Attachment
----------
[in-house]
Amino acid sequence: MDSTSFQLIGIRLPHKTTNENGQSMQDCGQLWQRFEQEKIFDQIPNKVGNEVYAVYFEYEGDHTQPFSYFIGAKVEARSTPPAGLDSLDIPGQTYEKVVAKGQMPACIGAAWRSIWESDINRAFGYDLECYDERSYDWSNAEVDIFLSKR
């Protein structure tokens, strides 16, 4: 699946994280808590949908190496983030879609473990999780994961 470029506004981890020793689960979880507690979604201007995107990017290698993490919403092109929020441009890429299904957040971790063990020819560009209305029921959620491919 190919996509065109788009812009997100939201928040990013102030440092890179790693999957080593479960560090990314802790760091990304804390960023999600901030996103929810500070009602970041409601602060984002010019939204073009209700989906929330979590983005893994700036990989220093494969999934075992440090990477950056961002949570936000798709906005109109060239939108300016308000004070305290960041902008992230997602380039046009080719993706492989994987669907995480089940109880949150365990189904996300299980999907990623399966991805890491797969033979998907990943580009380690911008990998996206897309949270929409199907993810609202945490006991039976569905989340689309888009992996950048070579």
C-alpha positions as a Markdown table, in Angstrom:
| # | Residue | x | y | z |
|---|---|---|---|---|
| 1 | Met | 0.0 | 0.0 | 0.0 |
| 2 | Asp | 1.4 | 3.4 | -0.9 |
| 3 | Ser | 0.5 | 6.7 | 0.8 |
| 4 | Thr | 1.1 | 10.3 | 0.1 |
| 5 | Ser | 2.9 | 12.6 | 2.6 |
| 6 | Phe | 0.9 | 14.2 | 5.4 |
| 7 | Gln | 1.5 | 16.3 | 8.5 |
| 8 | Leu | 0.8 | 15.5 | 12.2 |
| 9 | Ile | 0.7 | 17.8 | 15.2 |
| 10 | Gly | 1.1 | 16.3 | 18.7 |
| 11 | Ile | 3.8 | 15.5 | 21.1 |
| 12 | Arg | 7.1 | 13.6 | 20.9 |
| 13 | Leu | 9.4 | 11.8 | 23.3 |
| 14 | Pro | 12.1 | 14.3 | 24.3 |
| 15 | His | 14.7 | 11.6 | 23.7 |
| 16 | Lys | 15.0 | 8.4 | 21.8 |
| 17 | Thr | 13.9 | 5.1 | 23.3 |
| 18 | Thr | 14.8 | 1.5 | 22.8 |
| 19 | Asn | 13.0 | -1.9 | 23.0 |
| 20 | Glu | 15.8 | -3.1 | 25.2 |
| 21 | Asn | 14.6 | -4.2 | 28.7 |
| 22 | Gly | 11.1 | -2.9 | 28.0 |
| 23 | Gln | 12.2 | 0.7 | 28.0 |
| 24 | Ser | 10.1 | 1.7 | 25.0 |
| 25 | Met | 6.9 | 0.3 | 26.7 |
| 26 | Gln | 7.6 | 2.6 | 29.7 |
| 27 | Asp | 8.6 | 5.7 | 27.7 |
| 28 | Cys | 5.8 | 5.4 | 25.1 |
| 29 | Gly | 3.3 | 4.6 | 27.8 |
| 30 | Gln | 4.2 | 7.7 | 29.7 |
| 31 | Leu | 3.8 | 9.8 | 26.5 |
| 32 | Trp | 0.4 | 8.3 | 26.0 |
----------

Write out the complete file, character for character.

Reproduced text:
[in-house]
Amino acid sequence: MDSTSFQLIGIRLPHKTTNENGQSMQDCGQLWQRFEQEKIFDQIPNKVGNEVYAVYFEYEGDHTQPFSYFIGAKVEARSTPPAGLDSLDIPGQTYEKVVAKGQMPACIGAAWRSIWESDINRAFGYDLECYDERSYDWSNAEVDIFLSKR
């Protein structure tokens, strides 16, 4: 699946994280808590949908190496983030879609473990999780994961 470029506004981890020793689960979880507690979604201007995107990017290698993490919403092109929020441009890429299904957040971790063990020819560009209305029921959620491919 190919996509065109788009812009997100939201928040990013102030440092890179790693999957080593479960560090990314802790760091990304804390960023999600901030996103929810500070009602970041409601602060984002010019939204073009209700989906929330979590983005893994700036990989220093494969999934075992440090990477950056961002949570936000798709906005109109060239939108300016308000004070305290960041902008992230997602380039046009080719993706492989994987669907995480089940109880949150365990189904996300299980999907990623399966991805890491797969033979998907990943580009380690911008990998996206897309949270929409199907993810609202945490006991039976569905989340689309888009992996950048070579």
C-alpha positions as a Markdown table, in Angstrom:
| # | Residue | x | y | z |
|---|---|---|---|---|
| 1 | Met | 0.0 | 0.0 | 0.0 |
| 2 | Asp | 1.4 | 3.4 | -0.9 |
| 3 | Ser | 0.5 | 6.7 | 0.8 |
| 4 | Thr | 1.1 | 10.3 | 0.1 |
| 5 | Ser | 2.9 | 12.6 | 2.6 |
| 6 | Phe | 0.9 | 14.2 | 5.4 |
| 7 | Gln | 1.5 | 16.3 | 8.5 |
| 8 | Leu | 0.8 | 15.5 | 12.2 |
| 9 | Ile | 0.7 | 17.8 | 15.2 |
| 10 | Gly | 1.1 | 16.3 | 18.7 |
| 11 | Ile | 3.8 | 15.5 | 21.1 |
| 12 | Arg | 7.1 | 13.6 | 20.9 |
| 13 | Leu | 9.4 | 11.8 | 23.3 |
| 14 | Pro | 12.1 | 14.3 | 24.3 |
| 15 | His | 14.7 | 11.6 | 23.7 |
| 16 | Lys | 15.0 | 8.4 | 21.8 |
| 17 | Thr | 13.9 | 5.1 | 23.3 |
| 18 | Thr | 14.8 | 1.5 | 22.8 |
| 19 | Asn | 13.0 | -1.9 | 23.0 |
| 20 | Glu | 15.8 | -3.1 | 25.2 |
| 21 | Asn | 14.6 | -4.2 | 28.7 |
| 22 | Gly | 11.1 | -2.9 | 28.0 |
| 23 | Gln | 12.2 | 0.7 | 28.0 |
| 24 | Ser | 10.1 | 1.7 | 25.0 |
| 25 | Met | 6.9 | 0.3 | 26.7 |
| 26 | Gln | 7.6 | 2.6 | 29.7 |
| 27 | Asp | 8.6 | 5.7 | 27.7 |
| 28 | Cys | 5.8 | 5.4 | 25.1 |
| 29 | Gly | 3.3 | 4.6 | 27.8 |
| 30 | Gln | 4.2 | 7.7 | 29.7 |
| 31 | Leu | 3.8 | 9.8 | 26.5 |
| 32 | Trp | 0.4 | 8.3 | 26.0 |